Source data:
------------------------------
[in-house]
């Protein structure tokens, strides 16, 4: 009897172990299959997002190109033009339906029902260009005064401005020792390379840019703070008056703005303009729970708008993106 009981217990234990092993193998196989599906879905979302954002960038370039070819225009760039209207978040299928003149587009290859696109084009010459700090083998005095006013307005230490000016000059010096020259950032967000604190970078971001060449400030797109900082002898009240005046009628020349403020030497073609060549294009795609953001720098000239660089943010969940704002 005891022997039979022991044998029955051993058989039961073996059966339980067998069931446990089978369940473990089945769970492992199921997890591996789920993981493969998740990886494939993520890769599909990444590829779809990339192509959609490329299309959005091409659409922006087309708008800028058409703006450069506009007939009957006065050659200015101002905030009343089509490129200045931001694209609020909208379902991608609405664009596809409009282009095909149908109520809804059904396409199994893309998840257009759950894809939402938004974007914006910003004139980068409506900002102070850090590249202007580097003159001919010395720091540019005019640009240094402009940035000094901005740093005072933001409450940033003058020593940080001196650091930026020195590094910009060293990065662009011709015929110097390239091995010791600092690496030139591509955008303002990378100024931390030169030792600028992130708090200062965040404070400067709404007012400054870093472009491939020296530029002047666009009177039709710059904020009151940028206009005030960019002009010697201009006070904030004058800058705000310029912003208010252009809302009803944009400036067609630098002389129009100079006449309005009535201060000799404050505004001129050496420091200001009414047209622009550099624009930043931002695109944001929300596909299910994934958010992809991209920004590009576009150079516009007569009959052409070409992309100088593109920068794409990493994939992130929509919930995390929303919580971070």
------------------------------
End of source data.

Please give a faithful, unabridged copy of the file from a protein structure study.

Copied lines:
[in-house]
């Protein structure tokens, strides 16, 4: 009897172990299959997002190109033009339906029902260009005064401005020792390379840019703070008056703005303009729970708008993106 009981217990234990092993193998196989599906879905979302954002960038370039070819225009760039209207978040299928003149587009290859696109084009010459700090083998005095006013307005230490000016000059010096020259950032967000604190970078971001060449400030797109900082002898009240005046009628020349403020030497073609060549294009795609953001720098000239660089943010969940704002 005891022997039979022991044998029955051993058989039961073996059966339980067998069931446990089978369940473990089945769970492992199921997890591996789920993981493969998740990886494939993520890769599909990444590829779809990339192509959609490329299309959005091409659409922006087309708008800028058409703006450069506009007939009957006065050659200015101002905030009343089509490129200045931001694209609020909208379902991608609405664009596809409009282009095909149908109520809804059904396409199994893309998840257009759950894809939402938004974007914006910003004139980068409506900002102070850090590249202007580097003159001919010395720091540019005019640009240094402009940035000094901005740093005072933001409450940033003058020593940080001196650091930026020195590094910009060293990065662009011709015929110097390239091995010791600092690496030139591509955008303002990378100024931390030169030792600028992130708090200062965040404070400067709404007012400054870093472009491939020296530029002047666009009177039709710059904020009151940028206009005030960019002009010697201009006070904030004058800058705000310029912003208010252009809302009803944009400036067609630098002389129009100079006449309005009535201060000799404050505004001129050496420091200001009414047209622009550099624009930043931002695109944001929300596909299910994934958010992809991209920004590009576009150079516009007569009959052409070409992309100088593109920068794409990493994939992130929509919930995390929303919580971070």